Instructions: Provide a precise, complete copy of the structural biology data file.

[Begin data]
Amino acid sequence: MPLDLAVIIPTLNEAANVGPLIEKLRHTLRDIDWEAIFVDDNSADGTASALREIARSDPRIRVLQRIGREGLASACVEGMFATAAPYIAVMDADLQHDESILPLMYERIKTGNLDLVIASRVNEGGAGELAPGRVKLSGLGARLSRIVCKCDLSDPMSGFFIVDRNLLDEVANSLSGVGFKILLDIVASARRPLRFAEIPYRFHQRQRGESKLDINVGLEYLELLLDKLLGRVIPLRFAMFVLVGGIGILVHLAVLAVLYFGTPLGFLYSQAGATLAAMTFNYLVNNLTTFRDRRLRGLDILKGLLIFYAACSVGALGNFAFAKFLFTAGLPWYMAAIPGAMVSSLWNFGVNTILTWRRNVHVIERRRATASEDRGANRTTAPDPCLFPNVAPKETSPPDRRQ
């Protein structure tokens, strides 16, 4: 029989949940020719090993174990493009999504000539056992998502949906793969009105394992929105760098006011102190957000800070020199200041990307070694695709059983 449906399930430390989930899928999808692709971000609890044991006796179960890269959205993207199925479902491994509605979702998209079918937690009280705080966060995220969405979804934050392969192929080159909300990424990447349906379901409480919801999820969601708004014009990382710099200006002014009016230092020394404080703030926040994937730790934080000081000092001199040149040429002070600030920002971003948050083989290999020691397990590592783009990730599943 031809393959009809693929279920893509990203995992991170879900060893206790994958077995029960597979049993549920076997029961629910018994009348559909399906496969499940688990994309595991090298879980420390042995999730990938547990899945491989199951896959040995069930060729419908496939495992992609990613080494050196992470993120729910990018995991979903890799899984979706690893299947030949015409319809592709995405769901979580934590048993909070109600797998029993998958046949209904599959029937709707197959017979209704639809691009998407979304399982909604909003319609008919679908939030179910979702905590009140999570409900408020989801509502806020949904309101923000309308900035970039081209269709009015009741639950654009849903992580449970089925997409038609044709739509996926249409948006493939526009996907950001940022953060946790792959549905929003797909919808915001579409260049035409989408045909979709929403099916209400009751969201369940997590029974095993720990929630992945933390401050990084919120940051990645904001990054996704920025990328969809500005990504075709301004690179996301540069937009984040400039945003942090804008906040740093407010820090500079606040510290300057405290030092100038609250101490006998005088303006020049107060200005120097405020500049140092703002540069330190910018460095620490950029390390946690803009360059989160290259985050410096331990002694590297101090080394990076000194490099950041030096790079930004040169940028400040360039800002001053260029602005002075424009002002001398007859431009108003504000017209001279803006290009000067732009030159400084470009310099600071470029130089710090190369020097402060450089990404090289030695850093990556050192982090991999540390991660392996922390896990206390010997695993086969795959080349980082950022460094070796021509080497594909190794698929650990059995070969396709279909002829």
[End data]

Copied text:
Amino acid sequence: MPLDLAVIIPTLNEAANVGPLIEKLRHTLRDIDWEAIFVDDNSADGTASALREIARSDPRIRVLQRIGREGLASACVEGMFATAAPYIAVMDADLQHDESILPLMYERIKTGNLDLVIASRVNEGGAGELAPGRVKLSGLGARLSRIVCKCDLSDPMSGFFIVDRNLLDEVANSLSGVGFKILLDIVASARRPLRFAEIPYRFHQRQRGESKLDINVGLEYLELLLDKLLGRVIPLRFAMFVLVGGIGILVHLAVLAVLYFGTPLGFLYSQAGATLAAMTFNYLVNNLTTFRDRRLRGLDILKGLLIFYAACSVGALGNFAFAKFLFTAGLPWYMAAIPGAMVSSLWNFGVNTILTWRRNVHVIERRRATASEDRGANRTTAPDPCLFPNVAPKETSPPDRRQ
């Protein structure tokens, strides 16, 4: 029989949940020719090993174990493009999504000539056992998502949906793969009105394992929105760098006011102190957000800070020199200041990307070694695709059983 449906399930430390989930899928999808692709971000609890044991006796179960890269959205993207199925479902491994509605979702998209079918937690009280705080966060995220969405979804934050392969192929080159909300990424990447349906379901409480919801999820969601708004014009990382710099200006002014009016230092020394404080703030926040994937730790934080000081000092001199040149040429002070600030920002971003948050083989290999020691397990590592783009990730599943 031809393959009809693929279920893509990203995992991170879900060893206790994958077995029960597979049993549920076997029961629910018994009348559909399906496969499940688990994309595991090298879980420390042995999730990938547990899945491989199951896959040995069930060729419908496939495992992609990613080494050196992470993120729910990018995991979903890799899984979706690893299947030949015409319809592709995405769901979580934590048993909070109600797998029993998958046949209904599959029937709707197959017979209704639809691009998407979304399982909604909003319609008919679908939030179910979702905590009140999570409900408020989801509502806020949904309101923000309308900035970039081209269709009015009741639950654009849903992580449970089925997409038609044709739509996926249409948006493939526009996907950001940022953060946790792959549905929003797909919808915001579409260049035409989408045909979709929403099916209400009751969201369940997590029974095993720990929630992945933390401050990084919120940051990645904001990054996704920025990328969809500005990504075709301004690179996301540069937009984040400039945003942090804008906040740093407010820090500079606040510290300057405290030092100038609250101490006998005088303006020049107060200005120097405020500049140092703002540069330190910018460095620490950029390390946690803009360059989160290259985050410096331990002694590297101090080394990076000194490099950041030096790079930004040169940028400040360039800002001053260029602005002075424009002002001398007859431009108003504000017209001279803006290009000067732009030159400084470009310099600071470029130089710090190369020097402060450089990404090289030695850093990556050192982090991999540390991660392996922390896990206390010997695993086969795959080349980082950022460094070796021509080497594909190794698929650990059995070969396709279909002829």